Jarvis Monitor Riser Review

May 6, 2023
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Fully Monitor Riser


Review Summary

The Jarvis Monitor Riser looks good but is on the much pricier end of the spectrum compared to the bulk of the options in this category. It has a clamp-on installation, which is good and bad. It’s good because it will stay on your desk well and free up some extra space. It’s bad because it requires some assembly (minimal) and won’t work on real wood desktops. From an aesthetic appeal standpoint, however, at the end of the day this is a great looking add-on for a Jarvis bamboo desk, but an expensive clash for any other kind of standing desk.

MSRP / List Price $139
Street Price

27″: $139
36″: $149


Free to lower 48 states


10 years on components, 5 years on shelf surface

Sizes Available

27″ and 36″`

Colors Available

Shelf surface: Natural bamboo
Frame: Black, silver, white and alloy

Weight Capacity

60 lbs


27″: 27″ long, 5.75″ tall, 19.5″ underneath space between clamps
36″: 36″ long, 5.75″ tall, 27.5″ underneath space between clamps

Typical Assembly Time

10 minutes


Compare to Other Top-Rated Monitor Risers
Compare to Other Fully Products

Where to buy Buy on Fully


Ease of Assembly
Quality and Aesthetics
Positives The Jarvis is one of our favorite risers to look at, which is one of a monitor riser's key values. The clamp-on installation makes for a sturdy monitor riser and saves some desktop space. It comes in two sizes and four colors. It's backed by a solid warranty. If you have a Jarvis bamboo desk it'll pair beautifully.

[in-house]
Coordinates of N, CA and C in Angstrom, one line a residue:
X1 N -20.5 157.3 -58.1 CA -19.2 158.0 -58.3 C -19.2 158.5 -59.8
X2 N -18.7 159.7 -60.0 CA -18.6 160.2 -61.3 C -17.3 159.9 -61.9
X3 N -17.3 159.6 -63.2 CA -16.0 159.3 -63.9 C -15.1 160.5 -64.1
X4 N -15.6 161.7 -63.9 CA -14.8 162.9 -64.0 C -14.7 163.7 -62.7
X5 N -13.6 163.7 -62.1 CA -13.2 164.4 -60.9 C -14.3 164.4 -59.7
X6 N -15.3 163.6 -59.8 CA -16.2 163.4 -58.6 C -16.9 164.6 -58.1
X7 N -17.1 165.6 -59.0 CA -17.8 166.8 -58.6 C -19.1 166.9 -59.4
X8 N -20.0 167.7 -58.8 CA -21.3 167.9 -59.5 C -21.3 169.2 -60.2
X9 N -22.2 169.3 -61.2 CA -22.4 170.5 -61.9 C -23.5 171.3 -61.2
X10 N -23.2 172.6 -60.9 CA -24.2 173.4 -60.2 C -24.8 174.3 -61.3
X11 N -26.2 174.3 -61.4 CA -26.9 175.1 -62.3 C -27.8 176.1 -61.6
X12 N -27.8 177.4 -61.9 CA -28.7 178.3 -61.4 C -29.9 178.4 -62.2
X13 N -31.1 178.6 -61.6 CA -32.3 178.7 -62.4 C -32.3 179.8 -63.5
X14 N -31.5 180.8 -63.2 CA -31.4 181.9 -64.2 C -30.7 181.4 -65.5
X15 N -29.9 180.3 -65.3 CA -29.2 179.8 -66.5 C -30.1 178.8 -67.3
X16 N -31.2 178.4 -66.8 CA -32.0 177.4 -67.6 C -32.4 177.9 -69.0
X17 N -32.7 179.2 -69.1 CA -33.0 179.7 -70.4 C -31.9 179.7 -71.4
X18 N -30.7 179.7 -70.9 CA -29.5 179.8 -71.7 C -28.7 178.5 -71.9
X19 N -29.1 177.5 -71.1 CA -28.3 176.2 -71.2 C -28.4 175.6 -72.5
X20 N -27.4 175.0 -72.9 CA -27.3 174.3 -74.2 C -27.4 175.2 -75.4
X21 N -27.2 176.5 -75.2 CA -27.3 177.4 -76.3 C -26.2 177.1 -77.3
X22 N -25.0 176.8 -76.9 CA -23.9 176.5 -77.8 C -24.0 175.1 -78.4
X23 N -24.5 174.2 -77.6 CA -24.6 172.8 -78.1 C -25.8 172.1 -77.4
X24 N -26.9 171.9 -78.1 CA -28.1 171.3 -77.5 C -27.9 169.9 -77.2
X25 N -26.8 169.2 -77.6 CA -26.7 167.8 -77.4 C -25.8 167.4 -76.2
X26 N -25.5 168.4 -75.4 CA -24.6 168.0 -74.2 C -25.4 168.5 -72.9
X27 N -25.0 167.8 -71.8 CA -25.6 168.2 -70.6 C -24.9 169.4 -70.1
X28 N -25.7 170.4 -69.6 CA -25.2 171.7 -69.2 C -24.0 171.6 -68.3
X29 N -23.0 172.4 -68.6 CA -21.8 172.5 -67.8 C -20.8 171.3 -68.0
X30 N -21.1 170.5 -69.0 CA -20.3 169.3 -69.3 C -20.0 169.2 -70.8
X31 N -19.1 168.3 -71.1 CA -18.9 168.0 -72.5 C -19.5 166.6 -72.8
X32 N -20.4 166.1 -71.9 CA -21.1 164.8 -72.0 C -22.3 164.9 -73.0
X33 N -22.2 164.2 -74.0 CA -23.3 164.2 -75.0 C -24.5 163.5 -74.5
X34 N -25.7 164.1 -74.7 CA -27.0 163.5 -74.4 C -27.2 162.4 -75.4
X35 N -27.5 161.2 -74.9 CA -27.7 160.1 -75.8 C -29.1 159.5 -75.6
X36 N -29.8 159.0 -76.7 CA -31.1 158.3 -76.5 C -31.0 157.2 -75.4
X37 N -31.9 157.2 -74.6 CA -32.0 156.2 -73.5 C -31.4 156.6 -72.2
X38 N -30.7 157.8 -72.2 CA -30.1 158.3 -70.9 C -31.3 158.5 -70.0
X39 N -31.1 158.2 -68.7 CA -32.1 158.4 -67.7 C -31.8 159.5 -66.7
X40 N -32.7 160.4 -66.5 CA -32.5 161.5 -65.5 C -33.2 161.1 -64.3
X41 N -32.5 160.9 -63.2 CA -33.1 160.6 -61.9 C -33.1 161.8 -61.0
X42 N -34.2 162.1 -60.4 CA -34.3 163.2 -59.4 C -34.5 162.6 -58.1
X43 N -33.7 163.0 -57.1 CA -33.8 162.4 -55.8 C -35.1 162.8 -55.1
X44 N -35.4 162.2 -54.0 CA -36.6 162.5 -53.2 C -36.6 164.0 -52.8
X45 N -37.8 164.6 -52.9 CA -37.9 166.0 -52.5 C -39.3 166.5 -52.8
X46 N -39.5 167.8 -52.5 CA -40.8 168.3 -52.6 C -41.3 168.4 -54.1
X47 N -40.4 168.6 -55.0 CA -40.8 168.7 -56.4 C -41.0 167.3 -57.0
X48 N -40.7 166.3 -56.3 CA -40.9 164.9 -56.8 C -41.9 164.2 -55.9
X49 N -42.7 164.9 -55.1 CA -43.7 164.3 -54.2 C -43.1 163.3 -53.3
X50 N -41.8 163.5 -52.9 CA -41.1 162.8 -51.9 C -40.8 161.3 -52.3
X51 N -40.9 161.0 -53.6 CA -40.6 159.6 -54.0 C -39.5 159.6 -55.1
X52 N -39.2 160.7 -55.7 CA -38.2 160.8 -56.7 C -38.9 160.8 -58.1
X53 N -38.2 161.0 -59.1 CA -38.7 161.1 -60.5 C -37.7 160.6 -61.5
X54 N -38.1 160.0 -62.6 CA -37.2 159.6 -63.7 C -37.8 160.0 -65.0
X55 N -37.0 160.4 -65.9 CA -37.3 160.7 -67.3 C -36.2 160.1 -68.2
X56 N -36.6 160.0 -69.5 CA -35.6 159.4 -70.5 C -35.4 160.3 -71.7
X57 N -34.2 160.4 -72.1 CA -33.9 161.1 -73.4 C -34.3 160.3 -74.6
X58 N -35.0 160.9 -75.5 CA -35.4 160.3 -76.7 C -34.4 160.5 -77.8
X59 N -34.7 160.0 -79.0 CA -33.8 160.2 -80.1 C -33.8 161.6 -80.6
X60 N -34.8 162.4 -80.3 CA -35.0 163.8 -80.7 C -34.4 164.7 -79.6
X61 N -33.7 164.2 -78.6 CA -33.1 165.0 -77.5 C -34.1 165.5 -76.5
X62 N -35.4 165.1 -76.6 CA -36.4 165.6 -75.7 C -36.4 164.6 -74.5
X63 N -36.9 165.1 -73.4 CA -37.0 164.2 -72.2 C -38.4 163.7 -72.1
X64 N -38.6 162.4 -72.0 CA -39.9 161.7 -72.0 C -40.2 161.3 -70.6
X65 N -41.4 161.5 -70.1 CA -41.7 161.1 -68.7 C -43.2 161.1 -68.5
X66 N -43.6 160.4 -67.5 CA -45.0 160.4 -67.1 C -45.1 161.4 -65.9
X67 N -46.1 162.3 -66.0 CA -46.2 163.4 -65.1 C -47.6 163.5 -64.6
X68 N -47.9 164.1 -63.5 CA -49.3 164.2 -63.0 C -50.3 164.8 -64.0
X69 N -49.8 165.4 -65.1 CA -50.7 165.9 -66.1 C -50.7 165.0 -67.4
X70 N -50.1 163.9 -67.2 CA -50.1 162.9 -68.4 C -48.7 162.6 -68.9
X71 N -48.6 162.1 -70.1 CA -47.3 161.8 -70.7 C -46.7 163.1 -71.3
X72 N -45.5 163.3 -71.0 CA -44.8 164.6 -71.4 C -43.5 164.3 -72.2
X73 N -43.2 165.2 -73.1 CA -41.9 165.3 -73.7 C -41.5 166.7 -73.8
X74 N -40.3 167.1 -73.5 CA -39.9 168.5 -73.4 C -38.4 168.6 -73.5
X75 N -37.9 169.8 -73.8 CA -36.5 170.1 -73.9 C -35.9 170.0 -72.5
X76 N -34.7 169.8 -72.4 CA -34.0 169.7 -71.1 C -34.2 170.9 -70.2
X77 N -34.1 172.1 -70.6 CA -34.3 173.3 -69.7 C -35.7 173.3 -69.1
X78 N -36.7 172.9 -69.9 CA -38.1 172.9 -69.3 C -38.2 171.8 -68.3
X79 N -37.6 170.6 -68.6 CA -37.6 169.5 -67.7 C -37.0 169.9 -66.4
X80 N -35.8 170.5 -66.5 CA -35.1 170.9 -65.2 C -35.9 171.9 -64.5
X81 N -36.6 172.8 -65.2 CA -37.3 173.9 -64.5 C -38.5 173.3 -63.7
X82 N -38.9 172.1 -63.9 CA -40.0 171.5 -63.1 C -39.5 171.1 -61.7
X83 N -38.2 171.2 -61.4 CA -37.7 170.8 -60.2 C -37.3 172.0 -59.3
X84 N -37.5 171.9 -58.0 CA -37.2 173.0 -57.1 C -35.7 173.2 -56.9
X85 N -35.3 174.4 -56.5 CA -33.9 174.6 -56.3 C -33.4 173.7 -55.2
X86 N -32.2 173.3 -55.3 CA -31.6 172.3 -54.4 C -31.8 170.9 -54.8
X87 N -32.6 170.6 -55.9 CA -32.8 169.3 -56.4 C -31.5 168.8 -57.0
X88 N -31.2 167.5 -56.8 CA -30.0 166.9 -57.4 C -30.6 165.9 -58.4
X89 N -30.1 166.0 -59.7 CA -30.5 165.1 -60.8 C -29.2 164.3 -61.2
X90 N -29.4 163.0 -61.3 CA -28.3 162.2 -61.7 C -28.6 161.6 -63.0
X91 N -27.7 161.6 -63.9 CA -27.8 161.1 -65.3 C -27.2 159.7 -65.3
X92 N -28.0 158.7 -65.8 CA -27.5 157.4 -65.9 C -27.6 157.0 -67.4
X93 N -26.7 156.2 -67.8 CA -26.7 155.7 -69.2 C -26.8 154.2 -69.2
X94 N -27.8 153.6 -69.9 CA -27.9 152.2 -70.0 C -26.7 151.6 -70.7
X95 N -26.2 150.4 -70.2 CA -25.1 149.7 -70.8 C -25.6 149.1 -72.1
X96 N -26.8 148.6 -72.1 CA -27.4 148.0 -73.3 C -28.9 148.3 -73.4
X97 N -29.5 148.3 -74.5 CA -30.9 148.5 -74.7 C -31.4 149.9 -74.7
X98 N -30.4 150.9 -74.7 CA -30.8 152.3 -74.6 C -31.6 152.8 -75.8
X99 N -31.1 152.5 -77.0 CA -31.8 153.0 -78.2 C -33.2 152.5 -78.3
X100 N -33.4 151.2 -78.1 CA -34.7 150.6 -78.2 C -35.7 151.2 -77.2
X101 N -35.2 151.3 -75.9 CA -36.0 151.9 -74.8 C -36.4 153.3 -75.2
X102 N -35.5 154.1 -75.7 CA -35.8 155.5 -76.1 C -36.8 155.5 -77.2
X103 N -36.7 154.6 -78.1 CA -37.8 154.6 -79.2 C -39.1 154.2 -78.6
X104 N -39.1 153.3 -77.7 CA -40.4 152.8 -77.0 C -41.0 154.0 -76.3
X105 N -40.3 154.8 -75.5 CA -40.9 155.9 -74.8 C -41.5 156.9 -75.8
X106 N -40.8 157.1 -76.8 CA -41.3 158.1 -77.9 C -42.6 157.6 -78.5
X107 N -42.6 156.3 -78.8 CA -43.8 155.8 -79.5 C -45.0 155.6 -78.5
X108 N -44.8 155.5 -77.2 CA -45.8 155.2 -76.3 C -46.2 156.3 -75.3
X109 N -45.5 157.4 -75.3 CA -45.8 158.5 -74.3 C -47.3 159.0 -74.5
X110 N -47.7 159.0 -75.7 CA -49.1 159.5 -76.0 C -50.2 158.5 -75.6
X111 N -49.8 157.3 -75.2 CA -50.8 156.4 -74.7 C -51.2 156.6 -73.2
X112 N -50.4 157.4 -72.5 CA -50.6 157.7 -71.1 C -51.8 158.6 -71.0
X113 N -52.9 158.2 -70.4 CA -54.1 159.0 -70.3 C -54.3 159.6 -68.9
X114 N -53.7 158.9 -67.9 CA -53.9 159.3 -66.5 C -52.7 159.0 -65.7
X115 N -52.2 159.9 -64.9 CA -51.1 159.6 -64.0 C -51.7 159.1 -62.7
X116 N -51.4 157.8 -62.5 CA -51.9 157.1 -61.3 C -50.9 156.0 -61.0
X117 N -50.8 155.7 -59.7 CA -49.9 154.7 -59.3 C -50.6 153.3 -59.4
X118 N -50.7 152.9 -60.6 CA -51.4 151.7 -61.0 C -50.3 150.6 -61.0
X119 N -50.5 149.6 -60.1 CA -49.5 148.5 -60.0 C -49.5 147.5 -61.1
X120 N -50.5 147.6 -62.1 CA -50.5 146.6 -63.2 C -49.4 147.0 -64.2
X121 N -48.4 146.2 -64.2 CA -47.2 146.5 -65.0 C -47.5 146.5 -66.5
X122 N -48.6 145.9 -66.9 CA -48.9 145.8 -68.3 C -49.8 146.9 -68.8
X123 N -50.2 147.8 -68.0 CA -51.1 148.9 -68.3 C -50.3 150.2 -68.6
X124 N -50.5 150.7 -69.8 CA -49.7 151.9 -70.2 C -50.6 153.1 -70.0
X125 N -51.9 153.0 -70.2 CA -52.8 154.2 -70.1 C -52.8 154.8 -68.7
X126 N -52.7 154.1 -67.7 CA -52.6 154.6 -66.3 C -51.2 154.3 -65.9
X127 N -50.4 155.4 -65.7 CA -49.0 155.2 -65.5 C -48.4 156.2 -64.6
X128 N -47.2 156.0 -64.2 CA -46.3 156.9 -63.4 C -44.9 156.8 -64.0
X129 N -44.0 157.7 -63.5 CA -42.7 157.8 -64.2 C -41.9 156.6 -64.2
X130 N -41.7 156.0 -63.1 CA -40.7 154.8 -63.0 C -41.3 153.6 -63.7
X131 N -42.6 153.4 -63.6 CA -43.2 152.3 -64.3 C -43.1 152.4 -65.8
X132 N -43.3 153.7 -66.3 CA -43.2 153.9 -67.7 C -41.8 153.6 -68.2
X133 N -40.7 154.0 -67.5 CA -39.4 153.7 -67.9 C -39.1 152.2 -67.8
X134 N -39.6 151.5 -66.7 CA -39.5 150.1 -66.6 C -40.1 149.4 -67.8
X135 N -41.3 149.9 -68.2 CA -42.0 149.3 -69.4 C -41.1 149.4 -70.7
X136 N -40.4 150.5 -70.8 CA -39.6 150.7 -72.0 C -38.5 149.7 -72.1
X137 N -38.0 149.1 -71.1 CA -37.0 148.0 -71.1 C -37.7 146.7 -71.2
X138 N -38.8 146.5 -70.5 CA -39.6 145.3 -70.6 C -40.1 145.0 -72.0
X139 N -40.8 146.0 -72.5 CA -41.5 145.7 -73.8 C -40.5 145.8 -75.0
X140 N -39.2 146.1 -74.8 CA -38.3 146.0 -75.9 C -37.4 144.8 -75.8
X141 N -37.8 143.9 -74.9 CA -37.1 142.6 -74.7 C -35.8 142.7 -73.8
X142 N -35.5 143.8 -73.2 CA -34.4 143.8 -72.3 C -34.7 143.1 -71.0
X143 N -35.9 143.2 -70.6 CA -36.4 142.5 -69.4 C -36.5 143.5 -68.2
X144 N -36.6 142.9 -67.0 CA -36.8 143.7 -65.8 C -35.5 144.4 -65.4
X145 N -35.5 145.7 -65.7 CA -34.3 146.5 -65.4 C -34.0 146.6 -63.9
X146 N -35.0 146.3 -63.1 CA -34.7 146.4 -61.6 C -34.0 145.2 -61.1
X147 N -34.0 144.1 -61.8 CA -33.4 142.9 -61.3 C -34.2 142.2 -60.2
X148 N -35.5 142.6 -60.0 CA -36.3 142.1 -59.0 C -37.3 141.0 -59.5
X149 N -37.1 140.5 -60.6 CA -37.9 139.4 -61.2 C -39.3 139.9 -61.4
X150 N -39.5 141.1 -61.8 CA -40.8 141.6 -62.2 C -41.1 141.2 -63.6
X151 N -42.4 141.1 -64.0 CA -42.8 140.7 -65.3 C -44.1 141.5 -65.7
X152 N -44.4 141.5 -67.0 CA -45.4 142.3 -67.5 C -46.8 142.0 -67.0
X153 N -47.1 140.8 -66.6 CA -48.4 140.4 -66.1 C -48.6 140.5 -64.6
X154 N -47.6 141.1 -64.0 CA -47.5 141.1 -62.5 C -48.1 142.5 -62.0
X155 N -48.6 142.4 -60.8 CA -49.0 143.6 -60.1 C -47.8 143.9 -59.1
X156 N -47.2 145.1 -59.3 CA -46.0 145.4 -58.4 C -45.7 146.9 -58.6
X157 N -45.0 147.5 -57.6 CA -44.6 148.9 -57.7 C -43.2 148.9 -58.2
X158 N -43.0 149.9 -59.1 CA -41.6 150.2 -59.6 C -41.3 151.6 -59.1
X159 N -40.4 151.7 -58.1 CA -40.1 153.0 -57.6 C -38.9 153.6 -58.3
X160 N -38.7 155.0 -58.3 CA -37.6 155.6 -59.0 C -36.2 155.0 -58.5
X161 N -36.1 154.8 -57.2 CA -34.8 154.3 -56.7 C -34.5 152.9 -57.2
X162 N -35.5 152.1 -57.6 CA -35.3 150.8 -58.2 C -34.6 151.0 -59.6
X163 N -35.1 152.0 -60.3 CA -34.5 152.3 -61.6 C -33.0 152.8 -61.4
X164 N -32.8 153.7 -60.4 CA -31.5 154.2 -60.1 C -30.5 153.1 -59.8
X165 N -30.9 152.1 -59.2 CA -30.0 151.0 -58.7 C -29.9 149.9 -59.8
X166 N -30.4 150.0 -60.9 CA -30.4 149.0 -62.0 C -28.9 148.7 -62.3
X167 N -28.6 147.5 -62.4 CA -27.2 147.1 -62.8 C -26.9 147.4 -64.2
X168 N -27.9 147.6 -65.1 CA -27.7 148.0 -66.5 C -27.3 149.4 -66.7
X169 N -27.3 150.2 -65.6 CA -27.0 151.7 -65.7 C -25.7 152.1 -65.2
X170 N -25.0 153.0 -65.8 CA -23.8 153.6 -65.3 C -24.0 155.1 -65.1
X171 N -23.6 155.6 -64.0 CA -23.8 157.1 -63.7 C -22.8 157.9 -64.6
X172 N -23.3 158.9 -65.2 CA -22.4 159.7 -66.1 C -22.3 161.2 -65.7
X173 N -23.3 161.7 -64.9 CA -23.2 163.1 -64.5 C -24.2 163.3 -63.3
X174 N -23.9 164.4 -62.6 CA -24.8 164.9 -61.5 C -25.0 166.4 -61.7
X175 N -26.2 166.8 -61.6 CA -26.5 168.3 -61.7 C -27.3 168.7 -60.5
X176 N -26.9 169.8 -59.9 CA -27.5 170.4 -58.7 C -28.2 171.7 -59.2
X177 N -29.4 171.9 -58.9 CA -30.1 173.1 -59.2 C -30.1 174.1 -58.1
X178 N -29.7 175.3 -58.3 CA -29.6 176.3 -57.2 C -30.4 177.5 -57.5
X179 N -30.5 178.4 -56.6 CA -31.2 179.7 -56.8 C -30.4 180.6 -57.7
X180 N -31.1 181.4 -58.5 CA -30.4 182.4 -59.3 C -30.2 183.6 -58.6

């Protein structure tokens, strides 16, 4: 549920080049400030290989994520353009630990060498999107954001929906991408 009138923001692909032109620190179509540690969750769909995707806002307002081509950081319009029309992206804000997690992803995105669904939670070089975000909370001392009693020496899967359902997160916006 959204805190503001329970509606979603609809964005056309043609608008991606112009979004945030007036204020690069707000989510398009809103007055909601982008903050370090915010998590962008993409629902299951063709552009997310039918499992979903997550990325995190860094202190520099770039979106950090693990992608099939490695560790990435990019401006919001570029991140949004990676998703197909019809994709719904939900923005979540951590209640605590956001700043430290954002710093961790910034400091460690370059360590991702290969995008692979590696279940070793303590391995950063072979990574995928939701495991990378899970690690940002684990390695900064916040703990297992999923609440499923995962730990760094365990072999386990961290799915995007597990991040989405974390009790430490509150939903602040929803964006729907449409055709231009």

Negatives It's quite a bit more expensive than comparable monitor risers. The clamp-on installation means we can't recommend this on any real wood desktops due to the likelihood of damage/indentation, but you probably wouldn't want to use this particular monitor shelf on anything other than a matching Jarvis bamboo desktop in all practicality. There's no height adjustability (like with most monitor risers) so your ergonomics will be harder to dial in.

Bottom Line

This is a good, but not great monitor riser that's more expensive than most. We really like how it looks so you'll need to decide if those looks are worth the extra money.

[Editors’ Note – April 21, 2023 – MillerKnoll, the $3B parent company of Fully.com, officially shut the company down on April 20th, 2023, after an 18-year run. Indeed, Fully’s phone lines and chat function have already been disabled, and the only way to reach customer service for product support is via email. We first reported this on March 8th after being notified by a number of Fully’s suppliers that the company was discontinuing operations.

Founded by ergonomics industry pioneer David Kahl in 2006, the company – which was originally known as ErgoDepot before a rebranding a few years ago – was acquired by Knoll. Knoll itself was shortly thereafter acquired by Herman Miller. This cataclysmic event is the latest in an ongoing set of challenges the industry has endured since the pandemic.

As a consequence of the company being wound down, we have taken down the scores for all of the Fully products we’ve reviewed to 0.5-star (including the Jarvis Standing Desk, Jarvis Standing L-Desk, Fully Jarvis Reclaimed Wood Standing Desk, Fully Jarvis Albright Standing Desk, Fully Jarvis Evolve Standing DeskFully Remi Standing Desk, Fully Jarvis Whiteboard Adjustable-Height Conference Table, Fully Jarvis Bamboo Adjustable-Height Conference Table, Fully Jarvis Tabletops For Standing Desks, Jarvis Monitor Riser, Jarvis Bamboo Desk Drawer, Fully Jarvis Single Monitor Arm, Fully Jarvis Dual Monitor Arm, Fully Jax Single-Display Monitor Arm, Fully Floatdeck Balance Board, Fully Sidekick Mobile File Cabinet, Fully Cable Management Kit and Fully Cable Management Tray). Fully has sadly been added to the Office Fitness Industry Dead Pool.